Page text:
When I reached the run transition, I was surprised to see two race technical officials blocking my way in. One of them said, 'Finish, no run.' Apparently I'd missed the bike finish cutoff by 15 minutes. In case I didn't get the picture, he removed my race number from my race belt and tore it in half before letting me in to rack my bike. I was absolutely gutted. After racking my bike however, I spoke to a couple of fellow Aussies, one had finished and one had withdrawn with cramp. They pointed out that I still had my race timing chip attached to my leg and numbers on my arm and leg in texta. I'm a much better runner than cyclist and decided to risk starting the run and hoping I didn't get caught. I totally understand why cutoffs exist, race volunteers have a tough job and can't be out on the course all night. As I could see quite a few competitors walking however, I backed myself to push the first couple of laps hard and make up the deficit to put as many people behind me as possible. There was a run cutoff time as well, so beating that was going to be hard. It worked. I started unlapping myself straight away and was given a coloured wrist scrunchy at the of my first lap. (They hand these out to ensure runners have completed their laps before entering the finish chute.) I was worried that an official would wake up to my missing race number and pull me off the course but figured that as long as I was running strongly the chances would reduce the further I got. By the second lap I had made up the time deficit and started overtaking quite a few runners.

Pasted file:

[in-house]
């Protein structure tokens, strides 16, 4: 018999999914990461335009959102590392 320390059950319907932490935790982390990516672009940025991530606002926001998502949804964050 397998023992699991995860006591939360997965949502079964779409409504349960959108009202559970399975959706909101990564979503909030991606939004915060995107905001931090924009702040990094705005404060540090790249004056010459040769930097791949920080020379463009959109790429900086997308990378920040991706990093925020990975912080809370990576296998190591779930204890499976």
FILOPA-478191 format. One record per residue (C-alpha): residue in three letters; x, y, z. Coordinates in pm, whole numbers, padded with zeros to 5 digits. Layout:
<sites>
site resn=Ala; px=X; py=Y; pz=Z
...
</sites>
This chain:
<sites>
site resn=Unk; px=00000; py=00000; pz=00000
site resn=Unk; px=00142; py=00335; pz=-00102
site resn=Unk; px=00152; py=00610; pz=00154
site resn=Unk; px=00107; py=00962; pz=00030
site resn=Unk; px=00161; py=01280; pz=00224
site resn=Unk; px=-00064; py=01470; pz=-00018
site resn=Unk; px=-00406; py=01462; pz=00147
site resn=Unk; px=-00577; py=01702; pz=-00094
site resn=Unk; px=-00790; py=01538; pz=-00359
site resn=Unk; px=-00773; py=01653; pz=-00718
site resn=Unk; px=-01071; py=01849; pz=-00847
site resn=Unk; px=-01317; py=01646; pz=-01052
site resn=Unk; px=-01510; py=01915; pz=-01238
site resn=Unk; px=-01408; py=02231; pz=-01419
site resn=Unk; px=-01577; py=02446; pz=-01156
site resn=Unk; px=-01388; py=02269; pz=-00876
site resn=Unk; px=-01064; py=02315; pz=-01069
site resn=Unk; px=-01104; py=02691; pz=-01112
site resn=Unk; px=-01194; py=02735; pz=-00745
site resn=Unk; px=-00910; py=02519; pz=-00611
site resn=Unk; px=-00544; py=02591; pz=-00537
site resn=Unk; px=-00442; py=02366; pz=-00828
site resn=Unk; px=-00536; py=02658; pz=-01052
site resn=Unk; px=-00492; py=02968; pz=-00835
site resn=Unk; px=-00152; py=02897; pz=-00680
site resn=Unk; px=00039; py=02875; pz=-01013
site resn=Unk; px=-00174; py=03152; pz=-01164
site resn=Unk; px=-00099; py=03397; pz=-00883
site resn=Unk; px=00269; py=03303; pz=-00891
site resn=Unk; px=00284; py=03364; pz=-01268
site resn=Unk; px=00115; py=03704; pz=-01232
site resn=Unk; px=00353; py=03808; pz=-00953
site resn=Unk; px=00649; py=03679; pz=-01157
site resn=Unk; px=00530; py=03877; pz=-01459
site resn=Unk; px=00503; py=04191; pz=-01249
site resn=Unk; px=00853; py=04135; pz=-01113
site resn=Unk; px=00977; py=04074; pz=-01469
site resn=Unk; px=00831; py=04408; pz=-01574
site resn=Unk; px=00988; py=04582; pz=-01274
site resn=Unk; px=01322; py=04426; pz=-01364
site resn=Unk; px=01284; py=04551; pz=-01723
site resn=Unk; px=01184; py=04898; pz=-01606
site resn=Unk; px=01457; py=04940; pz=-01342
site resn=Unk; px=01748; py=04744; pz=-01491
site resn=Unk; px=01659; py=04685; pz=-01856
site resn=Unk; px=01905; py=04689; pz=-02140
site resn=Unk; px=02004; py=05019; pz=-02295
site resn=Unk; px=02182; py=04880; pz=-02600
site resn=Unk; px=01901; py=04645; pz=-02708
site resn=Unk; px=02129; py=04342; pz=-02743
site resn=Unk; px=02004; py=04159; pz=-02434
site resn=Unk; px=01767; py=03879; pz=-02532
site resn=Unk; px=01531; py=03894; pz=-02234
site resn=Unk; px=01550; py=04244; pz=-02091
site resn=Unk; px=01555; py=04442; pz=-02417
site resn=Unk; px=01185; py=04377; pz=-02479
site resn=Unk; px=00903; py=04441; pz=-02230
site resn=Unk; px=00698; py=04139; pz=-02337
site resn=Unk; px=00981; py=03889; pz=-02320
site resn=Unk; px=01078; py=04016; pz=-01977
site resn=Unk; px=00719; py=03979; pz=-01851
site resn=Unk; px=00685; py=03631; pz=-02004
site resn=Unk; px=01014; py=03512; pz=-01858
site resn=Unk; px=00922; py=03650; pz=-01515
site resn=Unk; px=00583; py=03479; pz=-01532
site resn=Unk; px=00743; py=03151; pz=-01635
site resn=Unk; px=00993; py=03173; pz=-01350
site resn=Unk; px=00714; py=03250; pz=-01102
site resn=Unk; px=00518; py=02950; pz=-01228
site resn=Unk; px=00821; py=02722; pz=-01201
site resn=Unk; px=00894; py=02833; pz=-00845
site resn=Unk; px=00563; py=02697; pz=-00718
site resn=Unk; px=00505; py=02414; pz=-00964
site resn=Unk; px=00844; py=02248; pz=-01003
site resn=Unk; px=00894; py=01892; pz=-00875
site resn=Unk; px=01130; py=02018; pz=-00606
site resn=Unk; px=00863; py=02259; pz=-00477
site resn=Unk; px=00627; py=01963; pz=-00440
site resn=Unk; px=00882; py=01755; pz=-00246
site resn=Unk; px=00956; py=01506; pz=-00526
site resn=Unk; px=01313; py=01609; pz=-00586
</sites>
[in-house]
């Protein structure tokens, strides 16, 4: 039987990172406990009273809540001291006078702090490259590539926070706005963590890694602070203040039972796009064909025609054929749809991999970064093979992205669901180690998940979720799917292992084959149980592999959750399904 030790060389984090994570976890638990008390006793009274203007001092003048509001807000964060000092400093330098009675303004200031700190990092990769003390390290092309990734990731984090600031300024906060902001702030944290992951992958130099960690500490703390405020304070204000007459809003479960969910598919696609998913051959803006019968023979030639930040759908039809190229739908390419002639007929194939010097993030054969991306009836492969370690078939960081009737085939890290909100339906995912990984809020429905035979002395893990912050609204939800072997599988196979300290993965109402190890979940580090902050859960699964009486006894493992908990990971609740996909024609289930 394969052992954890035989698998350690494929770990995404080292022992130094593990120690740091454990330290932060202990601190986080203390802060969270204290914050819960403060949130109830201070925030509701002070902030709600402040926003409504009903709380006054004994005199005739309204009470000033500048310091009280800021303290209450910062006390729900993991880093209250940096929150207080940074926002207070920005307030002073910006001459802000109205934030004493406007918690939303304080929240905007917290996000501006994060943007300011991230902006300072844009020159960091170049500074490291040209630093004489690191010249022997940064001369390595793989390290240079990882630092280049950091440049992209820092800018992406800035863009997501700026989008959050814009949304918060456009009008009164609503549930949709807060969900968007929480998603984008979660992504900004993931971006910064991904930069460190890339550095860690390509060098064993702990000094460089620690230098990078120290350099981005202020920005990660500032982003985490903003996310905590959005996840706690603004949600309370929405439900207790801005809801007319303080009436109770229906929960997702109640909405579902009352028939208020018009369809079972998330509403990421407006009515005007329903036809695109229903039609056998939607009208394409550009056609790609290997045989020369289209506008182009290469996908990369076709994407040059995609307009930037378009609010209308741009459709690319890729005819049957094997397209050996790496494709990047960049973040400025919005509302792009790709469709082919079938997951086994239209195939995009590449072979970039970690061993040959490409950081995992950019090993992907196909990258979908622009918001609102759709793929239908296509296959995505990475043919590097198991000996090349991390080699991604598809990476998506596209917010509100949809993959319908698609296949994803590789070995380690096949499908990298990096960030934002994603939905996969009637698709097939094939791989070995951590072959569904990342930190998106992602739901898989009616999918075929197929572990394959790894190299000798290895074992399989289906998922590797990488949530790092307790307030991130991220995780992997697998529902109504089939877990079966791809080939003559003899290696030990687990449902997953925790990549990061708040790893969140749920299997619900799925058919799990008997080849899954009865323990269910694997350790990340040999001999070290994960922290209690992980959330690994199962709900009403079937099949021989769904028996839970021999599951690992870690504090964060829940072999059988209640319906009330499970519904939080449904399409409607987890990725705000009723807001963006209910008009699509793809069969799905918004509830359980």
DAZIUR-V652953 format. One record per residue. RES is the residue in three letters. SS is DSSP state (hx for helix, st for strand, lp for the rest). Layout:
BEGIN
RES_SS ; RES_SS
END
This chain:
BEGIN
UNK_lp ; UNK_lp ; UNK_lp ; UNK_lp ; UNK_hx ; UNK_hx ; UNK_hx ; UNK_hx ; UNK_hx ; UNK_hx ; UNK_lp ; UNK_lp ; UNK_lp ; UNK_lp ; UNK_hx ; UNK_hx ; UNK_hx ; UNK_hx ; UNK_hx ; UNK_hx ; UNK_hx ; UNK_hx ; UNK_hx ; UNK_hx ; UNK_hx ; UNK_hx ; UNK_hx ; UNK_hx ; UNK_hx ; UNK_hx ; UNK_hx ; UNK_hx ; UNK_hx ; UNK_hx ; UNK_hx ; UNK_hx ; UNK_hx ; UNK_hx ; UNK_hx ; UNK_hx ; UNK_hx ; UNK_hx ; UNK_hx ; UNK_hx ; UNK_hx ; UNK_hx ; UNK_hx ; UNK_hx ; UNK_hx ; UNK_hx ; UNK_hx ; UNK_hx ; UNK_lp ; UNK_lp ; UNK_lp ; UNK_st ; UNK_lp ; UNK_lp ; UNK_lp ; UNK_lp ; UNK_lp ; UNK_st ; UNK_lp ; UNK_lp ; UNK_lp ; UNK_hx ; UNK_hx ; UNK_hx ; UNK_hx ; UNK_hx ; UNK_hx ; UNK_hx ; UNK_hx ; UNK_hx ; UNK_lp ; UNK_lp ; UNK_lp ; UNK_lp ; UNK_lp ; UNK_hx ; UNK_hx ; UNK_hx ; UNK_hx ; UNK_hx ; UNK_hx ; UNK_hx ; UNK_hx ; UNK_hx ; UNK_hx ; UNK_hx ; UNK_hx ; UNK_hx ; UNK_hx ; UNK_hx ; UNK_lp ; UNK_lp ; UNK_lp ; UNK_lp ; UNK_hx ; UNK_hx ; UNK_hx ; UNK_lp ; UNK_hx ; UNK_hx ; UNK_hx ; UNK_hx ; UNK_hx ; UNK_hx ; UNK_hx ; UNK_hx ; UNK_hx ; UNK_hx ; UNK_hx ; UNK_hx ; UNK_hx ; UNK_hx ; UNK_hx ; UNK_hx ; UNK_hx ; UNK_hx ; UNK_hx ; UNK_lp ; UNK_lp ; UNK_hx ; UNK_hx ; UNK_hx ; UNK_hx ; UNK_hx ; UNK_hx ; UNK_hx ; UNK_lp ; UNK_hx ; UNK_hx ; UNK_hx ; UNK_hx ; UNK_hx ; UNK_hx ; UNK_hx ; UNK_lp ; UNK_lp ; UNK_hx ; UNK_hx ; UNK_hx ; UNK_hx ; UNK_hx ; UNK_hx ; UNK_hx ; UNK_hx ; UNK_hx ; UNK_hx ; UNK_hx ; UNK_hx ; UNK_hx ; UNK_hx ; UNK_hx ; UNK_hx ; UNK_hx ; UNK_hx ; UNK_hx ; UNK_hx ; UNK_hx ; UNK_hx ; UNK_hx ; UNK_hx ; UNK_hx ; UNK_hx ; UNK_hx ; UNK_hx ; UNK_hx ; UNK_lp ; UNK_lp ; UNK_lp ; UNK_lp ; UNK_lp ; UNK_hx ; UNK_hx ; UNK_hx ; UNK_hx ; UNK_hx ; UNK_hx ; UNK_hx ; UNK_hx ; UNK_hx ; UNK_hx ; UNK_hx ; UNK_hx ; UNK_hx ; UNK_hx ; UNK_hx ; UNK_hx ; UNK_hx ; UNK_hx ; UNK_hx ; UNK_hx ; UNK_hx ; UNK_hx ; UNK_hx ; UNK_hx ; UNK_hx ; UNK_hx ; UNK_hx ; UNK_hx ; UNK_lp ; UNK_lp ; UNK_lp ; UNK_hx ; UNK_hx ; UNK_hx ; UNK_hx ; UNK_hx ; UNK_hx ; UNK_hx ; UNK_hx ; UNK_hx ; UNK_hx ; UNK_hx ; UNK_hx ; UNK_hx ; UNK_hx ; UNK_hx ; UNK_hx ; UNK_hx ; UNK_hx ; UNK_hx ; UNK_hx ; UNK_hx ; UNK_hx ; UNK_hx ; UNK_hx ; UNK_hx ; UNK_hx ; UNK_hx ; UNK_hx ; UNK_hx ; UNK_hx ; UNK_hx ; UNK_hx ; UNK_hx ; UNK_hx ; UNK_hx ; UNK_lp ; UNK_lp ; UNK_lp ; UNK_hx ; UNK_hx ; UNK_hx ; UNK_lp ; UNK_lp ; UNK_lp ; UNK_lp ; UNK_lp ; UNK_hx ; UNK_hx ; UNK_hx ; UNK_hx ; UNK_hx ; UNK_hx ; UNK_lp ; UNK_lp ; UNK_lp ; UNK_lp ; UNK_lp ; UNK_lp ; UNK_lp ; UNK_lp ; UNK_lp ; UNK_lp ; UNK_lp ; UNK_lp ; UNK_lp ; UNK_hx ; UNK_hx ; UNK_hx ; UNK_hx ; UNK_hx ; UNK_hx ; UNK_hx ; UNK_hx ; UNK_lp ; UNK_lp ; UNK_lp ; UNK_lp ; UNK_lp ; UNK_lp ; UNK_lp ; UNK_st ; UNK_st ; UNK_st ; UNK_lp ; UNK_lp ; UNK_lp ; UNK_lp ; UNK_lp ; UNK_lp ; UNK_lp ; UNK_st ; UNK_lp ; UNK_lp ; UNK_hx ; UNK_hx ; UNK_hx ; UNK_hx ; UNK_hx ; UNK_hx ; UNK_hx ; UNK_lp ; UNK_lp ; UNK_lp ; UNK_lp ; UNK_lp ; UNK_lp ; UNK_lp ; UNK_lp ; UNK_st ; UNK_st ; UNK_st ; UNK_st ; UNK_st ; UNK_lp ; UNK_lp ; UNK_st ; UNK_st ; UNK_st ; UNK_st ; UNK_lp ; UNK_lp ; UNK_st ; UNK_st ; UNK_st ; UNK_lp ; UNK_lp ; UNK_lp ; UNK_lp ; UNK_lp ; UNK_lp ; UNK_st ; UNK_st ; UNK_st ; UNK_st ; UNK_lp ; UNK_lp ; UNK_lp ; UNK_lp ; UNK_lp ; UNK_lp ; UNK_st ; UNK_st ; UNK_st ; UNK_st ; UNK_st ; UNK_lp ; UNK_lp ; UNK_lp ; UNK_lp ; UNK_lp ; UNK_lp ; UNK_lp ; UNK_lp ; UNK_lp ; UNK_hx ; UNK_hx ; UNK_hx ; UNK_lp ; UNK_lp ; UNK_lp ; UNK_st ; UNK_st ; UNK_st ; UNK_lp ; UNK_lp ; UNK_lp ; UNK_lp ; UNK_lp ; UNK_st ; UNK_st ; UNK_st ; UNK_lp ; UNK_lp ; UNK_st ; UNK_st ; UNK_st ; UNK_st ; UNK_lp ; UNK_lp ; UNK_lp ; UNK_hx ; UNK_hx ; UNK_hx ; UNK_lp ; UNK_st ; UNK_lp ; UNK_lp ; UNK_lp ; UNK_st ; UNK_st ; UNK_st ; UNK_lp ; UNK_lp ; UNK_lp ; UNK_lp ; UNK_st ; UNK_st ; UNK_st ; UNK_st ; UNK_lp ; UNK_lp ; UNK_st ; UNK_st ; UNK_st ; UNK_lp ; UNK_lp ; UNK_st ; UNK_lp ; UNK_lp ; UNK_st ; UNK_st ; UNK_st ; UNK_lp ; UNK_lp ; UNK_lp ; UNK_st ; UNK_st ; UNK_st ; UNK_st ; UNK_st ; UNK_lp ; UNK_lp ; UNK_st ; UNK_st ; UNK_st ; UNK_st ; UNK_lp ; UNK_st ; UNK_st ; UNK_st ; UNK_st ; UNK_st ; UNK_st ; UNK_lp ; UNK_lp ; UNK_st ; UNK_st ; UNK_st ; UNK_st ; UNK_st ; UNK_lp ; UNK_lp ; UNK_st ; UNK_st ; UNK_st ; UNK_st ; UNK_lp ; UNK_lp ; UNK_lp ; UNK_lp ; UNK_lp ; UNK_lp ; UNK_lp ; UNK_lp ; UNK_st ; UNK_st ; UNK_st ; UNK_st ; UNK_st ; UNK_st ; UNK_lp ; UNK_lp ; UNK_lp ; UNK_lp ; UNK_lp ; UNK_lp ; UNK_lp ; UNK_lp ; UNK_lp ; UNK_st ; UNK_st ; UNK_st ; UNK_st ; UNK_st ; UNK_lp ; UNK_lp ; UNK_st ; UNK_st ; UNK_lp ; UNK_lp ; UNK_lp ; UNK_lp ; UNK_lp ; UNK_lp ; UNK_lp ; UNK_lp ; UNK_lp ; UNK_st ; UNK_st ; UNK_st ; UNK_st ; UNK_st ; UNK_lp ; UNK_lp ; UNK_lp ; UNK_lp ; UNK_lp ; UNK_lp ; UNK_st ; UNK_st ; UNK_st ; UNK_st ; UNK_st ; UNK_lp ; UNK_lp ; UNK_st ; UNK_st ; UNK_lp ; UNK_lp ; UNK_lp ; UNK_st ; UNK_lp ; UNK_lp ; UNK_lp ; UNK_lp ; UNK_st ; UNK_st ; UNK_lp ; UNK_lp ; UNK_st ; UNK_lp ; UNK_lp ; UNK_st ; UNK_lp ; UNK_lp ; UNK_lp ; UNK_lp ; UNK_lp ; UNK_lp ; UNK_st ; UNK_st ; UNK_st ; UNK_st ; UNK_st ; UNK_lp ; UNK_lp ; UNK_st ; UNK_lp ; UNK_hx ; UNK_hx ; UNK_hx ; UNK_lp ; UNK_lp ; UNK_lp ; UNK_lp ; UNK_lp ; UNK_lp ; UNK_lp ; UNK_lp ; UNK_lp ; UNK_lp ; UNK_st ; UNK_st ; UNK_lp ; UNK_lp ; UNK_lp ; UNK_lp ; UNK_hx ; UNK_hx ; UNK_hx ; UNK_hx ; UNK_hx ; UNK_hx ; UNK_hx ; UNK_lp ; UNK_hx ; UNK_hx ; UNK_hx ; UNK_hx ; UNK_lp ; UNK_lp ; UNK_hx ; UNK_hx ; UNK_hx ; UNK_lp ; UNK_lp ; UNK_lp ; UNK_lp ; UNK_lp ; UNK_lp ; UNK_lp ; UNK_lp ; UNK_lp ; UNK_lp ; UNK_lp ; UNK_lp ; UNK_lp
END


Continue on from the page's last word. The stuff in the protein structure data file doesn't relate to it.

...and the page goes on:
Inside the last few kilometres, I was worried that the officials might have a list of who should and shouldn't be on the course. I had visions of Jane Saville getting pulled off the walk in Sydney 2000 in sight of the finish line, and decided my best chance of slipping through would be to finish in a group. Unfortunately, in the last two ks, every time I caught someone they'd stop to walk. I tried to encourage one guy to run with me but he stopped, waved me on and told me he was broken. The plan worked. I found a guy to stick with in the finish chute. He looked a bit confused as to why I was cheering him on to beat me, but I as soon as I crossed the line I grabbed my medal and finisher tee shirts and bailed in case Mr technical official was nearby and recognised. I knew there was a good chance I wouldn't be included in the official results, but I didn't care. (I ended up being classified which was a nice surprise.) I finished and had plenty of people behind me. A 2.04 half marathon on a tough hilly course after a brutal ride is something I'll always be happy with.
My one regret is that my training buddy Jenna who encouraged me to enter the race wasn't able to compete due to a long term injury with a torn ACL and blood clot in her thigh which requires long term rehab. It must have been gut wrenching to come all this way and not participate but she came anyway and gave me huge support. I had a decent meltdown at the finish due to the tough nature of the race and the fact that I spent the last two hours convinced I'd be disqualified. Overall, I'd recommend this race to anyone who enjoys tough races, especially if you're heading over to follow Le Tour. If you like fast flat races, stay away.
Edit: If you stay on the mountain there is plenty of accommodation. There is a great outdoor pool at the top as well. Be aware that they have incredibly strict entry rules. If you walk in with boardies, you have to show them your speedos before they let you into the changerooms. After my swim I popped the boardies back on, the lifeguard stopped me and made me remove them before he let me back in the changerooms which were ten metres away.... Also, the race start is at Lake Vermey which is at the bottom of Alp D'Huez. The organisers encourage you to ride the 20k to the start line. Obviously most of it is downhill, but if you want to save energy then drive down. Just make sure you leave early as the side road down is very narrow.